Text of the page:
CHICAGO (CBS) – A milestone has been taken in one man’s struggle to secure the publication of decades of Chicago police misconduct records.
As CBS 2 political investigator Dana Kozlov reported Wednesday night, the case is going to the Illinois Supreme Court.
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Lawyer Jared Kosoglad was only hoping for this opportunity – and now it’s official. He received a notice telling him that the state Supreme Court had agreed to hear his case and that judges would decide whether the city should release five decades of police misconduct files.
“It means the Illinois Supreme Court is going to decide this case, and since the Court of Appeals ruled against us, it means we have a chance to fight – and they see a real legal problem here,” he said. Kosoglad said.
Kosoglad has been in his battle for 11 years on behalf of his client, Charles Green.
Green has spent the past decade fighting to get his name cleared of any connection to a 1985 quadruple murder, for which he spent 24 years in prison. Kozlov spoke with him in May.
Kozlov: “Do you have anything to do with the murder of these people? “
Green: “No ma’am, I didn’t.”
On January 12, 1985, police discovered the burnt bodies of Raynard Rule, Lauren Rule, and Yvonne Brooks in an apartment on the second floor of 458 N. Hamlin Ave. in the East Garfield Park neighborhood – now the site of a vacant lot. A fourth victim, Kim Brooks, also died later.
Green was 16 when a Chicago Police Detective brought him in for questioning in the absence of a lawyer or parent.
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“He’s going to love to hit me and hit me,” Green said in May.
Green said he felt the beatings left him no choice but to sign a confession.
“Eventually that got me to say, ‘Wow they’re going to kill me – I’d better go ahead,’ you know what I’m saying? ‘ Green said in May. “Because it was like, ‘Now we have a statement that we need you to sign before you go home.'”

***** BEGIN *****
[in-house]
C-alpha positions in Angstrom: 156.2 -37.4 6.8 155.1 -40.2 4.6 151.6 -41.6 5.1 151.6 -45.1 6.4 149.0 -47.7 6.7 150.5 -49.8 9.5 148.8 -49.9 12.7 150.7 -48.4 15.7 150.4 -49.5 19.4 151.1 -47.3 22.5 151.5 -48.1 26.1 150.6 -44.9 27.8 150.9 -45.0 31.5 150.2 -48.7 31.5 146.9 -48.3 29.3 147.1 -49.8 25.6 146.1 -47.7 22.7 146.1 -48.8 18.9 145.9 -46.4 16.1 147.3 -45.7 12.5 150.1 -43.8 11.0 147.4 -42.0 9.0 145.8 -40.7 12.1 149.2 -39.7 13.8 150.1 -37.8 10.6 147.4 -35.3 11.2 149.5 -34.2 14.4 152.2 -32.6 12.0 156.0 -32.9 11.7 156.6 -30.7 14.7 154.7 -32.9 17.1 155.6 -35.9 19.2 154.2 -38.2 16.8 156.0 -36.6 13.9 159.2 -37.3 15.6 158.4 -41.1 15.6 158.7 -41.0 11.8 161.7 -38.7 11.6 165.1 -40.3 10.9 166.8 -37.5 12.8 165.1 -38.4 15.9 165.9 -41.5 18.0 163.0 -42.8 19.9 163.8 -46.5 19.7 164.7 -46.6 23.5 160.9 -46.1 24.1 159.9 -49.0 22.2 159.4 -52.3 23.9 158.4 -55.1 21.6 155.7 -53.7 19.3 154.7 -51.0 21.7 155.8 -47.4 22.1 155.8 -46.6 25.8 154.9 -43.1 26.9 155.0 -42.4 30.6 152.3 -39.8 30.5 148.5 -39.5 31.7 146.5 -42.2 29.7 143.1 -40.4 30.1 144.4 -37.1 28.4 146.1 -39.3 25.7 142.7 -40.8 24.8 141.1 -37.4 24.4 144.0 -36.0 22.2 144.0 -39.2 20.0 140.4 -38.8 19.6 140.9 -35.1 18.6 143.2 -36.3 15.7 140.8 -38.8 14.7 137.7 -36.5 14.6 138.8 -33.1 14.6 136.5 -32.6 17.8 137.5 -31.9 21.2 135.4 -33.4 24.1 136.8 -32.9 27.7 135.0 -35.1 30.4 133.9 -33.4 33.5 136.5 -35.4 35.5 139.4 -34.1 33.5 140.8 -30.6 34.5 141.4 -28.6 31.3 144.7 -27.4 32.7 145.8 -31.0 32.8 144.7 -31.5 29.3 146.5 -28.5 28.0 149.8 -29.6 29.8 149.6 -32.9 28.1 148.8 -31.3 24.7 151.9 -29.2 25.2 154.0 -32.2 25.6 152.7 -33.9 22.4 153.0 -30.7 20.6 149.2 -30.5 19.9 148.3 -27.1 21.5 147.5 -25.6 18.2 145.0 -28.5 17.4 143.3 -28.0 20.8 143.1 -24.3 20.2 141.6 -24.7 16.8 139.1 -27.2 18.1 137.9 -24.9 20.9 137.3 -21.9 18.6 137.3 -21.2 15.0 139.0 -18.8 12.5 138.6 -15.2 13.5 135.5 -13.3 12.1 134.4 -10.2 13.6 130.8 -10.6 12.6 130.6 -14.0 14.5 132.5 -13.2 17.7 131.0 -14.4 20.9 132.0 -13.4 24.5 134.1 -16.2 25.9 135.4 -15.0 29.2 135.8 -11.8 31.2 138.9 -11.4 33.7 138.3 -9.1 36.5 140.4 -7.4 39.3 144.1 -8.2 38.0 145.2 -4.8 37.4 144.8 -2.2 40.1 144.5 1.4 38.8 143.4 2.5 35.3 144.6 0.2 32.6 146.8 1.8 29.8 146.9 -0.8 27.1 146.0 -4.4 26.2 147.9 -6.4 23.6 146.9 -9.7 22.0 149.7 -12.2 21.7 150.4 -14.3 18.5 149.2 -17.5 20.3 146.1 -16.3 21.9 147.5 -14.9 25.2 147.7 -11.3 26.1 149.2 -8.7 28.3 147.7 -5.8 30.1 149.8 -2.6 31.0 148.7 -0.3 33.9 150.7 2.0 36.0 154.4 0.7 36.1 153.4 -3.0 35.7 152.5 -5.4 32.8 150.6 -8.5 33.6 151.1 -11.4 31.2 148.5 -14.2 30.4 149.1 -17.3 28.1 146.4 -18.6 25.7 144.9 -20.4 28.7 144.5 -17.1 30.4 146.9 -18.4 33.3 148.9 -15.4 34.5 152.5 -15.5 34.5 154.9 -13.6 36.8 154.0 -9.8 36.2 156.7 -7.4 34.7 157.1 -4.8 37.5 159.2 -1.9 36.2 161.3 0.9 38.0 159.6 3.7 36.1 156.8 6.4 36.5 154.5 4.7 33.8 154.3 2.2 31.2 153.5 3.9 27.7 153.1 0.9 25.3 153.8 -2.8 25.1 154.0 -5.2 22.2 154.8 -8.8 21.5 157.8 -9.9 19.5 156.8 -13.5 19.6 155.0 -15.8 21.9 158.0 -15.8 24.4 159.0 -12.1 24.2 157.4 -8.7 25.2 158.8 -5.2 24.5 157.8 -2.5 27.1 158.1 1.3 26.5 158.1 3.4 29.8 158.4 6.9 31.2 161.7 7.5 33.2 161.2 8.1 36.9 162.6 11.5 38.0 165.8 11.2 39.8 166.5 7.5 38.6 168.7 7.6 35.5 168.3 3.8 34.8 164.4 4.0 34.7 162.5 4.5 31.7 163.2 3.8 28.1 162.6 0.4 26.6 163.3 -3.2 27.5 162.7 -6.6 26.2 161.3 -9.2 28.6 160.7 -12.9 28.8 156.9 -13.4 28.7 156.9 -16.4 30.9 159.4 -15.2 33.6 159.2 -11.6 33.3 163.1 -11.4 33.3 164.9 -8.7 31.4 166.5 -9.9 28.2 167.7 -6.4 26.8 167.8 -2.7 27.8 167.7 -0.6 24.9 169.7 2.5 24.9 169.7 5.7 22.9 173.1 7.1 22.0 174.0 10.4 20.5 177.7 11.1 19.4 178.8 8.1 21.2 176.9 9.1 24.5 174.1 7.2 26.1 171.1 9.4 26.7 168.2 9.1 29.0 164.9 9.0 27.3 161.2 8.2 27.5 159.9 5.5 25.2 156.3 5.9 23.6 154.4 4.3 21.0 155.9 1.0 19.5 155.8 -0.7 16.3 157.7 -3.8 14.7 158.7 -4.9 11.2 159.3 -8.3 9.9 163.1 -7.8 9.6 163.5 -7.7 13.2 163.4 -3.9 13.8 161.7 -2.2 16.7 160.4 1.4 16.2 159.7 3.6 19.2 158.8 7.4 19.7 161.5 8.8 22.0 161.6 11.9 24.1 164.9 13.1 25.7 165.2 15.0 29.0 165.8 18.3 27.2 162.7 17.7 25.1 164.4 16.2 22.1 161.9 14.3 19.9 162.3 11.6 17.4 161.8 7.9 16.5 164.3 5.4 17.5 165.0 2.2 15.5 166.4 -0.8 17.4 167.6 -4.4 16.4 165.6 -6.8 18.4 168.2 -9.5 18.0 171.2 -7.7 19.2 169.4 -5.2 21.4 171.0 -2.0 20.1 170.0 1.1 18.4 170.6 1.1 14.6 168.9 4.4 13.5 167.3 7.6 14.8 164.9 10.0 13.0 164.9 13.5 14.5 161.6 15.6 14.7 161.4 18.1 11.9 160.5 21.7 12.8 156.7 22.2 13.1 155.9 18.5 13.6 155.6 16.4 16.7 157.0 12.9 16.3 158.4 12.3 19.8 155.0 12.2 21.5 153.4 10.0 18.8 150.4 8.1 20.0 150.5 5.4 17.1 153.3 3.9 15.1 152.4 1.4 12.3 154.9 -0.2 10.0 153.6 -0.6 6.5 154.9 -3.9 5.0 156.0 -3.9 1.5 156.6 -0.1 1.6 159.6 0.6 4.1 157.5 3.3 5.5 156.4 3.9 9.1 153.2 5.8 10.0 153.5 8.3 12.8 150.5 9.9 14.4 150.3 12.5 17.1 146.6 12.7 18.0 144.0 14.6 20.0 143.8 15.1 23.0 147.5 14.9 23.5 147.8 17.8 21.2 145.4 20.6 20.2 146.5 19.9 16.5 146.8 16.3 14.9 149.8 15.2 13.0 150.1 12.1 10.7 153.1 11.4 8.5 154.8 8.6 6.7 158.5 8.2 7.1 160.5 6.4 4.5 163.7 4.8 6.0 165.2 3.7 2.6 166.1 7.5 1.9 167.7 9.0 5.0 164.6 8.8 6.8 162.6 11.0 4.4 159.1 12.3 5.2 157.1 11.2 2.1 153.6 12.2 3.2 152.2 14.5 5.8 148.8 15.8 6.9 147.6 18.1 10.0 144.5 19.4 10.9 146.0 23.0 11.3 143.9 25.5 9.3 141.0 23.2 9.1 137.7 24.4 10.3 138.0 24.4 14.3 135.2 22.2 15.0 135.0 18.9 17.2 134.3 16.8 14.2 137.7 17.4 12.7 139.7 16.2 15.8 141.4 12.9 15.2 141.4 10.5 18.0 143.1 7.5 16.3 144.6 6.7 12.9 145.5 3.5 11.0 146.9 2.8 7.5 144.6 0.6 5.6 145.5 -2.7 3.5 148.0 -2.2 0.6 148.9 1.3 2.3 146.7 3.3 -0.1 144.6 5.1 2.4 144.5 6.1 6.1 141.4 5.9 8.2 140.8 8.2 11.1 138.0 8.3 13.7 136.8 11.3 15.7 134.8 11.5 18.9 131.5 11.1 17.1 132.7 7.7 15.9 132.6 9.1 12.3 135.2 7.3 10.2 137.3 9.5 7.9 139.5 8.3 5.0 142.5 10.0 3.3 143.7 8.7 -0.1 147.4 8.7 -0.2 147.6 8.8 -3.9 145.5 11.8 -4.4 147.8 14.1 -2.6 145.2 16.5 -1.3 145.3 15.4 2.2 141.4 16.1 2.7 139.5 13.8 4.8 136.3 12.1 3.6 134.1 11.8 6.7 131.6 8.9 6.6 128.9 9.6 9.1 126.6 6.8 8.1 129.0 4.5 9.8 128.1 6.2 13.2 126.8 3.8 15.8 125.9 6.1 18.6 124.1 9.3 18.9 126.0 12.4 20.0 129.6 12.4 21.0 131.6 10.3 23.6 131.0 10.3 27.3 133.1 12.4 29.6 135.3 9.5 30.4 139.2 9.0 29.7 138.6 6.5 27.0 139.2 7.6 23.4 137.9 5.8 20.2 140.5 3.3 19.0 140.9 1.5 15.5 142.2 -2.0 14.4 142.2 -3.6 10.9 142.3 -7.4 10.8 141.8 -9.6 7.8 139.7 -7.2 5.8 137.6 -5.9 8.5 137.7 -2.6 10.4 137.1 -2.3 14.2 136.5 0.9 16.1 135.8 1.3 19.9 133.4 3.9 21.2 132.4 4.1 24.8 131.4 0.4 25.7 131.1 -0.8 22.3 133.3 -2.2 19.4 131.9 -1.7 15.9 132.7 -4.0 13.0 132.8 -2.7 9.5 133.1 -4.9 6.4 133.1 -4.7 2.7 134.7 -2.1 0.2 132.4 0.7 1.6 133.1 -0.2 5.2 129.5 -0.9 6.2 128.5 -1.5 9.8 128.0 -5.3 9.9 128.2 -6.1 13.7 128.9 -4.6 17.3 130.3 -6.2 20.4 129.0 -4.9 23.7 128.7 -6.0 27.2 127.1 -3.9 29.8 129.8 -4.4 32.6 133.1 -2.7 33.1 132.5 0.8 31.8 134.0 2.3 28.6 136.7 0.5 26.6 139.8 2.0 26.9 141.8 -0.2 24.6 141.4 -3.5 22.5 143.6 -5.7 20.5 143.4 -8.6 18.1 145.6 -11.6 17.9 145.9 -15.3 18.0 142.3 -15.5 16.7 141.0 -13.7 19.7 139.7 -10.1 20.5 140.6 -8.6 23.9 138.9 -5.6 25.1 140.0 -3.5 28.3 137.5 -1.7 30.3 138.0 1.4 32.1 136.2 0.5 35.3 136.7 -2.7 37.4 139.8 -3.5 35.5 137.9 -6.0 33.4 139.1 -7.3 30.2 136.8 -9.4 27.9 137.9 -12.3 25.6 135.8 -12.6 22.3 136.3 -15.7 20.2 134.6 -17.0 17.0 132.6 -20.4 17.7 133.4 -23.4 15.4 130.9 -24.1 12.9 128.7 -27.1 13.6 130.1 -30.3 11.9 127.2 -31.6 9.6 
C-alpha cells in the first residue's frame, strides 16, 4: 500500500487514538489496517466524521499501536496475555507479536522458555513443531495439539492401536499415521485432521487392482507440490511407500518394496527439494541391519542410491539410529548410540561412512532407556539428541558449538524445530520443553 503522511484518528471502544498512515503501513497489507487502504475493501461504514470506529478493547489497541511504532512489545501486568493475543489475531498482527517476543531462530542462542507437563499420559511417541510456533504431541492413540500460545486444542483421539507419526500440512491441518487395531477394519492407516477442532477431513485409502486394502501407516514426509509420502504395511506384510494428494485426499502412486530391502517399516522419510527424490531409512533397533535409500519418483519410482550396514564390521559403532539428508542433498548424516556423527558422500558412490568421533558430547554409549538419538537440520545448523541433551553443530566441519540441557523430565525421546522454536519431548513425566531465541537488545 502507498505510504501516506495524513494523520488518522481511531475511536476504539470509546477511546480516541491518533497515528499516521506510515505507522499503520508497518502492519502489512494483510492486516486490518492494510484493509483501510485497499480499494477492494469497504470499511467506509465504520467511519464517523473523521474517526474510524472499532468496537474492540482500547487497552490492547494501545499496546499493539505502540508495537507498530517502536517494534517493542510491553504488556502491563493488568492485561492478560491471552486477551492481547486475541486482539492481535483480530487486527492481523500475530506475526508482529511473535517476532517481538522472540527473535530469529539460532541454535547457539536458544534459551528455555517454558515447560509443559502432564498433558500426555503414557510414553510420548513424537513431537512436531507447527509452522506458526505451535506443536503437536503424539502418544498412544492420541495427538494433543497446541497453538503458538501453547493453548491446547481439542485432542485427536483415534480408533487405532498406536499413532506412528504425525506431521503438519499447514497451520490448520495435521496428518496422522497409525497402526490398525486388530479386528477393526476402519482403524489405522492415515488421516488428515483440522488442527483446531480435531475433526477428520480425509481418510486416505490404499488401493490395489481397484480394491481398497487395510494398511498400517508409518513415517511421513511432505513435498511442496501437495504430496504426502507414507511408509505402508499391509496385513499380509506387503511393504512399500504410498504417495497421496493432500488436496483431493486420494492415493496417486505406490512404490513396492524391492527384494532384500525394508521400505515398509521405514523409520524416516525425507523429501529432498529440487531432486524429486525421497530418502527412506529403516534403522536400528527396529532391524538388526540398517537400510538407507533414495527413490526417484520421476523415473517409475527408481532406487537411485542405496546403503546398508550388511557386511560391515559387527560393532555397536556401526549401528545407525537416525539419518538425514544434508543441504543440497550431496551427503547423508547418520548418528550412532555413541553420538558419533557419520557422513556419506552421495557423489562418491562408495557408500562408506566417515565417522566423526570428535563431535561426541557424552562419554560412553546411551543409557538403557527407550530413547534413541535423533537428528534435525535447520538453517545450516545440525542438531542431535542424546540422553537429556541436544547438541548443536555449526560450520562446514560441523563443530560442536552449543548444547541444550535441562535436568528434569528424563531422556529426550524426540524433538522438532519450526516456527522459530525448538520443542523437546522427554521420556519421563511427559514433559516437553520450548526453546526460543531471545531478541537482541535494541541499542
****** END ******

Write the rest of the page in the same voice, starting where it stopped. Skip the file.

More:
Released from prison in 2009, Green began to fight to clear his name. It was at this point that he submitted a public registration request for all police misconduct records to be released to help prove his innocence.
The city ignored him, so Green went on and won. But the city’s lawyers fought the decision, and an Illinois Court of Appeals judge ruled in the city’s favor.
It was then that Kosoglad went to the State Supreme Court.
“We are going to go to the Supreme Court and we are going to ask them to right this injustice,” Kosoglad said. “He expects to prove that there is a cover-up going back decades, and that these files are proof of it.”
The Kosoglad Supreme Court’s opinion comes a week before Green’s pardon hearing before the state.
“What he’s doing here is helping other people who may still be in prison – who may still be fighting and pretending they’re innocent – and are innocent – by giving them access to these records without having to fight for them. “
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Pending is a now stalled city council plan to release only some of these misconduct files. A spokesperson for the Chicago Legal Department said the city plans to defend the appeals court’s decision, which means it plans to fight to prevent the publication of those records.